March 8, 2021
If you’re having a hard time paying your bills, there are two strategies that might help you find relief.
A financial professional can help you decide which one works best for you, but here’s what we know about each approach…
Contact everyone you owe. You don’t need to worry about getting punished for asking a creditor if they’re willing to negotiate. Even if they say no, you still gain the satisfaction of knowing you tried. Doesn’t it make sense that a landlord would want their tenant to pay more than nothing? Or credit card companies would want some level of payment over none at all? It’s worth giving it a shot!
Write a letter explaining your situation. Detail why you’re not able to make payments, state how much you can pay instead, when you believe you’ll start making regular payments, and list your income and assets. You might be surprised by how effective your request for relief actually could be!
Work with a debt counselor. Debt counselors can feel like a life-saving resource if you’re drowning in debt and unable to manage your finances. They can help you understand your credit report, help you negotiate with creditors, and offer advice on how to pay off your debts.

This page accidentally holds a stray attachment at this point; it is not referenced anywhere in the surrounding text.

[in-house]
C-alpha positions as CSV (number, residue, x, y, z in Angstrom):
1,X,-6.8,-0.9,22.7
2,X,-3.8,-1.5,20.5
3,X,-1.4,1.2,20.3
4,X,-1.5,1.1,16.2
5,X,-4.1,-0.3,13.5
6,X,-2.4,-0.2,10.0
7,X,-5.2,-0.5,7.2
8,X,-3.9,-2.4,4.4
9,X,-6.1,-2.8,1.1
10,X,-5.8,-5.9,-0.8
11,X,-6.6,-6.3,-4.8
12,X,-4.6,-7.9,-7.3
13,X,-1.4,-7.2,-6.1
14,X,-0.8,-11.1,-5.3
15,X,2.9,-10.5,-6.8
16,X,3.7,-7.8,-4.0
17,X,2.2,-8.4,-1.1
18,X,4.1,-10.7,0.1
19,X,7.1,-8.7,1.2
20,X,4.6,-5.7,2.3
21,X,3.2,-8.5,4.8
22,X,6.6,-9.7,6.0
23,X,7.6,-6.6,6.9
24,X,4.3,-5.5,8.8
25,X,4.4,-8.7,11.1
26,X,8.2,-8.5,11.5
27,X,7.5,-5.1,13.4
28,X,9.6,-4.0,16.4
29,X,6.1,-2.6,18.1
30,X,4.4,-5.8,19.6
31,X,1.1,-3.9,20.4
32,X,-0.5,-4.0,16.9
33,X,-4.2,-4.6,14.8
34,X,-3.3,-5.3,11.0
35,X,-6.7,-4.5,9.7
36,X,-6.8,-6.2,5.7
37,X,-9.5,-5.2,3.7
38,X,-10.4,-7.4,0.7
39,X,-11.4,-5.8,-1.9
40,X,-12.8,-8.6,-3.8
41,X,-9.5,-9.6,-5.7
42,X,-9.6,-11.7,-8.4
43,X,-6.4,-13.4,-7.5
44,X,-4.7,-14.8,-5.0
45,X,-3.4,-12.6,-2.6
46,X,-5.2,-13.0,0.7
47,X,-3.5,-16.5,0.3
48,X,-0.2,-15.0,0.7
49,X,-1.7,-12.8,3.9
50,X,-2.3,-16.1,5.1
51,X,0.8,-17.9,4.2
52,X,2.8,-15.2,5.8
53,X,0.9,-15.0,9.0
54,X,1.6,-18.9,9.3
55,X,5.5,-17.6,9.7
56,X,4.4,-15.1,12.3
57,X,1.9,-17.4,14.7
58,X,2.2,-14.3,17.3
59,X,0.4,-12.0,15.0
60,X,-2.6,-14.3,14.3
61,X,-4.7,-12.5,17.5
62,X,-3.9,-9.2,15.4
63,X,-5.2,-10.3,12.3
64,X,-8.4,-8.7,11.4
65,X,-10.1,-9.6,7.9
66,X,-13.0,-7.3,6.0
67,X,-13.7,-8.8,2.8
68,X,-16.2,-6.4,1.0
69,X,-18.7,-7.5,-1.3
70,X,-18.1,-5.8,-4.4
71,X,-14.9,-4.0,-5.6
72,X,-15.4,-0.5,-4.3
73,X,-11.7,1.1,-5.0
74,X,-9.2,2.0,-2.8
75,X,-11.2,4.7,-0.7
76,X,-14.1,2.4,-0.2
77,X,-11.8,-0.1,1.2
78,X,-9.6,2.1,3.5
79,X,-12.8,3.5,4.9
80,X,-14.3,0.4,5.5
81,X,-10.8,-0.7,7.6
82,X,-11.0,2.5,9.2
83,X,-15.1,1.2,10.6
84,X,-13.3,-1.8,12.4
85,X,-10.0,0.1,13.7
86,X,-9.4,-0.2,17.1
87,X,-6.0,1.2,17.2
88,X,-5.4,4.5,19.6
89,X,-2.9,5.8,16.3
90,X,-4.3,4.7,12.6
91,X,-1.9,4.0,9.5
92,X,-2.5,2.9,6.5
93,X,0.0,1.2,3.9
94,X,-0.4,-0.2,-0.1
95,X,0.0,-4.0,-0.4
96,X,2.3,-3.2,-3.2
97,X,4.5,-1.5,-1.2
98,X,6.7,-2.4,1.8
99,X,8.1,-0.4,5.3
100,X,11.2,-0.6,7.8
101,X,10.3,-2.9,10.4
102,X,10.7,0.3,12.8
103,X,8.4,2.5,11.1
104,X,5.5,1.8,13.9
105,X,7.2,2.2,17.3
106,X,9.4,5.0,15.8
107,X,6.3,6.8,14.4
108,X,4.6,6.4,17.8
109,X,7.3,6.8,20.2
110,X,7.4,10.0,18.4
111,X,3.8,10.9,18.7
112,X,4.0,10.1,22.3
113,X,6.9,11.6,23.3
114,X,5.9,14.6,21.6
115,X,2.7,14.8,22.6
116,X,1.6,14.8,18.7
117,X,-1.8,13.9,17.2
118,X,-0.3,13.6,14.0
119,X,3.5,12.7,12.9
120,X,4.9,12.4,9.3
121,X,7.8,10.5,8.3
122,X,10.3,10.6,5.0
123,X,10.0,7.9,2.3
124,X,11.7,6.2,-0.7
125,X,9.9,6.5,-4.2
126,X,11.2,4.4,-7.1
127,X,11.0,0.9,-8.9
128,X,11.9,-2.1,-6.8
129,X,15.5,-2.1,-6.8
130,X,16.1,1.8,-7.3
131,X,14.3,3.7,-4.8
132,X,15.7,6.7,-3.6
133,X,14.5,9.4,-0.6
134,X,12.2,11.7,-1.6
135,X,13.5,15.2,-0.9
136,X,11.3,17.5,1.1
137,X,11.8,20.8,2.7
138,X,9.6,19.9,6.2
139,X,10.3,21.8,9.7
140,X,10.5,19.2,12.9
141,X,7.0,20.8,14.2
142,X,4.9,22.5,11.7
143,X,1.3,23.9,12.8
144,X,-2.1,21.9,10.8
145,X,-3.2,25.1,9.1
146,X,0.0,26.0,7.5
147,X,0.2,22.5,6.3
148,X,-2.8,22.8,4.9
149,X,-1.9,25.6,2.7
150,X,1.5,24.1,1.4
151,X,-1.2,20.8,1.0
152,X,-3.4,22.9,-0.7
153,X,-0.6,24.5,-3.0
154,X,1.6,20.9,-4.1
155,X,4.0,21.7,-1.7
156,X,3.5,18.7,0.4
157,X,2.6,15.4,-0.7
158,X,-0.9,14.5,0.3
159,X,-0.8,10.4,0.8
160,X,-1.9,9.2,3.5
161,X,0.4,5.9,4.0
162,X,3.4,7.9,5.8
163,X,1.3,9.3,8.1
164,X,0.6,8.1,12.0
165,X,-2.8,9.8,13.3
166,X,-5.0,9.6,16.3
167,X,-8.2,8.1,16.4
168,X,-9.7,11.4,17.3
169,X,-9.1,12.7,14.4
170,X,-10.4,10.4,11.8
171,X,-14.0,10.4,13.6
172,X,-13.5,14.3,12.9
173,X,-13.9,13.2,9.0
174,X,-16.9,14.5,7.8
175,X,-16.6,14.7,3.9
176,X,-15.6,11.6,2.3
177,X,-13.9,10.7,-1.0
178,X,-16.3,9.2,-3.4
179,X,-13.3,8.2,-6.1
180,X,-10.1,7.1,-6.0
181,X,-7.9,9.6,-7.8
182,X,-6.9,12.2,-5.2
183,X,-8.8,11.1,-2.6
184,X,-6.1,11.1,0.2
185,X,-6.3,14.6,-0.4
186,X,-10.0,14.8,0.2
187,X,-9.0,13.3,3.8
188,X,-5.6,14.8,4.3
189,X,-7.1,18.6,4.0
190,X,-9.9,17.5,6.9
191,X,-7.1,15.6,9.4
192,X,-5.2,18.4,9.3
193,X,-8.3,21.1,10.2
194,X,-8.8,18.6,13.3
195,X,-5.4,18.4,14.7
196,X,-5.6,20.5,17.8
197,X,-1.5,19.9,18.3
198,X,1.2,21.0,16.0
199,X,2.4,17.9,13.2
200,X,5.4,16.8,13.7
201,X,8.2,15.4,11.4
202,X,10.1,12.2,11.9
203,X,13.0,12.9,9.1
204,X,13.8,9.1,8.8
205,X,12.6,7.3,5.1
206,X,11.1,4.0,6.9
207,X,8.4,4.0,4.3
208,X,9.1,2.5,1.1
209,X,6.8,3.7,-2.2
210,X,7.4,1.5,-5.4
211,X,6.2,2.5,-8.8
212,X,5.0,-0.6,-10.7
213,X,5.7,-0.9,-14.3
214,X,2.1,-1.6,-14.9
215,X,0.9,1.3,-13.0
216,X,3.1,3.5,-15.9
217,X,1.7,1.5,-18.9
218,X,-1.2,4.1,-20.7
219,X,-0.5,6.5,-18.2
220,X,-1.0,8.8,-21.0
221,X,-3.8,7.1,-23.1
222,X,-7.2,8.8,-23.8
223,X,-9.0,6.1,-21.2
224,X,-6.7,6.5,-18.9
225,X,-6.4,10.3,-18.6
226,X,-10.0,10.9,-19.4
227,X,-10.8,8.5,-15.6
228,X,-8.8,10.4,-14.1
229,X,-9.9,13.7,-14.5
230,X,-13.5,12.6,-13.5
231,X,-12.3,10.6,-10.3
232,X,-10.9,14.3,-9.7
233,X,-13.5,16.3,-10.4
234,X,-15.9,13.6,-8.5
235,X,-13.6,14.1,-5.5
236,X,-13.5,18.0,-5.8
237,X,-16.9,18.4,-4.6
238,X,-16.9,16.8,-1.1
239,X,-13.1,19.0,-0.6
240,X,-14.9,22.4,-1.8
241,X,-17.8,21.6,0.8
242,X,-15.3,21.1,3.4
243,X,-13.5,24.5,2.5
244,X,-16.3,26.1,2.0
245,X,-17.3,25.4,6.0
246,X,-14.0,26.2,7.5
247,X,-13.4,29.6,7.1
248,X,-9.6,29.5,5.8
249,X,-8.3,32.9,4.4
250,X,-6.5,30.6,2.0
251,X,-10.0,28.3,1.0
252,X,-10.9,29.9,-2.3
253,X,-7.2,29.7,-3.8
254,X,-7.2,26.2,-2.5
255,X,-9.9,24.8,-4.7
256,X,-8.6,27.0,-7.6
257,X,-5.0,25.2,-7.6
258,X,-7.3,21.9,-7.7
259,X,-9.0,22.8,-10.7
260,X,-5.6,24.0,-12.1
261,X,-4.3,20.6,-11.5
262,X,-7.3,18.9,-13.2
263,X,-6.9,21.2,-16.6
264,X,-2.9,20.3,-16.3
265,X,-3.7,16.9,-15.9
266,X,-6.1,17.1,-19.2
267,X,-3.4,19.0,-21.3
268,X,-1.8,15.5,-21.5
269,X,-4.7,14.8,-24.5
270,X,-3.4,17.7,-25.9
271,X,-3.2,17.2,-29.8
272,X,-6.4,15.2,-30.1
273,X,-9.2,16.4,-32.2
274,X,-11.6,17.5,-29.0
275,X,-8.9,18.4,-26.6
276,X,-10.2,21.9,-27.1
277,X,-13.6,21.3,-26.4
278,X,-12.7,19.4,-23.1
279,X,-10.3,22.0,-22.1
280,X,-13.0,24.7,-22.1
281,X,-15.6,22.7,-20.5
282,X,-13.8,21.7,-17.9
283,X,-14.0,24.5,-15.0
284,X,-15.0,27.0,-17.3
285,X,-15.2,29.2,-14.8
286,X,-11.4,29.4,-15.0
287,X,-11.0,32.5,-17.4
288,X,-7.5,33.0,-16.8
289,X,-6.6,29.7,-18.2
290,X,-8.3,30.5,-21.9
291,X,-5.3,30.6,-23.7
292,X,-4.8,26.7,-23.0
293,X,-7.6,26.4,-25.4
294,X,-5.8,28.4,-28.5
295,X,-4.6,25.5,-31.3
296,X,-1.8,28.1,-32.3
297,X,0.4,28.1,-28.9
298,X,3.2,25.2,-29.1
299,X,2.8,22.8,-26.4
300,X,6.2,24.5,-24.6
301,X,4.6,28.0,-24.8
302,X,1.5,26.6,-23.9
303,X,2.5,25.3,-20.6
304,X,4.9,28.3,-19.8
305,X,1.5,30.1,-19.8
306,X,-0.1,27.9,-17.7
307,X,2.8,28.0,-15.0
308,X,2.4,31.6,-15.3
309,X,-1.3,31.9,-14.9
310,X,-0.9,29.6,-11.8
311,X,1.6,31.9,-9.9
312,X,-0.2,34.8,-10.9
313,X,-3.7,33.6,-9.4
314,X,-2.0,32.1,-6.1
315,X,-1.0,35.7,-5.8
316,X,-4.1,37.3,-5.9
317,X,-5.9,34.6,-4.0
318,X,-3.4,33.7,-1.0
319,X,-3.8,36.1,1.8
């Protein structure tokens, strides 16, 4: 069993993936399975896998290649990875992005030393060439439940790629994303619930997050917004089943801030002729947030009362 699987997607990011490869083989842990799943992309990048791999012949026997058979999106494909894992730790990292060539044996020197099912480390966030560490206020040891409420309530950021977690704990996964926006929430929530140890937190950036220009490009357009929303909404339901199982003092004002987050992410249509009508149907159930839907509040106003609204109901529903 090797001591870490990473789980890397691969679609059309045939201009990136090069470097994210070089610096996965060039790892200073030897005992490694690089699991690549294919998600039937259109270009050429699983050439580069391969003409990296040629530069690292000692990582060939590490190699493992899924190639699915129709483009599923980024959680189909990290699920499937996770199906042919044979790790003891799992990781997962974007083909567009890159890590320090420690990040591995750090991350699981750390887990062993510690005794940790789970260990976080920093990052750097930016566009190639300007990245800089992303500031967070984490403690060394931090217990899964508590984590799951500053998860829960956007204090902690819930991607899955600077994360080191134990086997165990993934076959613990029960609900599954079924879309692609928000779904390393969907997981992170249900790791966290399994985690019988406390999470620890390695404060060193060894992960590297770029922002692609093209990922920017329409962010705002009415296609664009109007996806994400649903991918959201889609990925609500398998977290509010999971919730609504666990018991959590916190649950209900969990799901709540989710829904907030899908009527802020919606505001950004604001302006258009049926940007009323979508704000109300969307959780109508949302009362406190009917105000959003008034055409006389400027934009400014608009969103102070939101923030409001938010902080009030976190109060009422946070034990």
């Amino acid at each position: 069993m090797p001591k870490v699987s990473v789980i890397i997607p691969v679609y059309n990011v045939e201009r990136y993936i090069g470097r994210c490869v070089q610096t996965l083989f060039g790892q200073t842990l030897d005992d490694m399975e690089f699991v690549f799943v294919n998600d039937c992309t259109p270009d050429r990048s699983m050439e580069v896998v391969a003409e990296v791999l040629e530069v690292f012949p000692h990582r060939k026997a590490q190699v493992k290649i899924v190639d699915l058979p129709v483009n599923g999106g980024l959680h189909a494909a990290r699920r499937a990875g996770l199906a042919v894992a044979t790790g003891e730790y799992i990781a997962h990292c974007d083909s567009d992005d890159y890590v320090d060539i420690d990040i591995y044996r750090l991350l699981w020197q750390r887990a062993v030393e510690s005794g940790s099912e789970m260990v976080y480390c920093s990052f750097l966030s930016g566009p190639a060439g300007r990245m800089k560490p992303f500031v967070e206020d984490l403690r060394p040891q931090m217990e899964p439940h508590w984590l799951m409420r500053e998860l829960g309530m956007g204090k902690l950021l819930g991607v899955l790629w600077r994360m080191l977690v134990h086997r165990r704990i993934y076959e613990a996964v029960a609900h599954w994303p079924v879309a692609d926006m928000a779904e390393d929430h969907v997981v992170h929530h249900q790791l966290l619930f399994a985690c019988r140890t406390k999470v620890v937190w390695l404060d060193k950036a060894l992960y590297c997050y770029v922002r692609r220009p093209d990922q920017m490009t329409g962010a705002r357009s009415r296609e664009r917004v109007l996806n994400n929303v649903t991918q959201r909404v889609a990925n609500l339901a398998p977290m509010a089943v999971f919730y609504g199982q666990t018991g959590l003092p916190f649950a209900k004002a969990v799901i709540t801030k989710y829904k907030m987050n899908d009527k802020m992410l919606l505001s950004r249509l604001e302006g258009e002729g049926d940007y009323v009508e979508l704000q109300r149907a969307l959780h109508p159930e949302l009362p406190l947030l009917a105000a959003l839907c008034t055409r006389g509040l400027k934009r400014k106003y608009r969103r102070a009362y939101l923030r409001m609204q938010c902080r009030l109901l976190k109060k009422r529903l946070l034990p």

However, verify that the debt counseling agency you work with is properly qualified to help you. Here’s how…
■ Find your counselor through the Financial Counseling Association of America or the National Foundation for Credit Counseling. ■ Ask what services they provide for free. Be cautious if they charge for workshops or if they immediately recommend a debt management program. ■ Check their standing with the Better Business Bureau.
Finally, check out the Consumer Financial Protection Bureau’s website to learn more. They have educational resources, links to useful services, and even templates for appeal and complaint letters.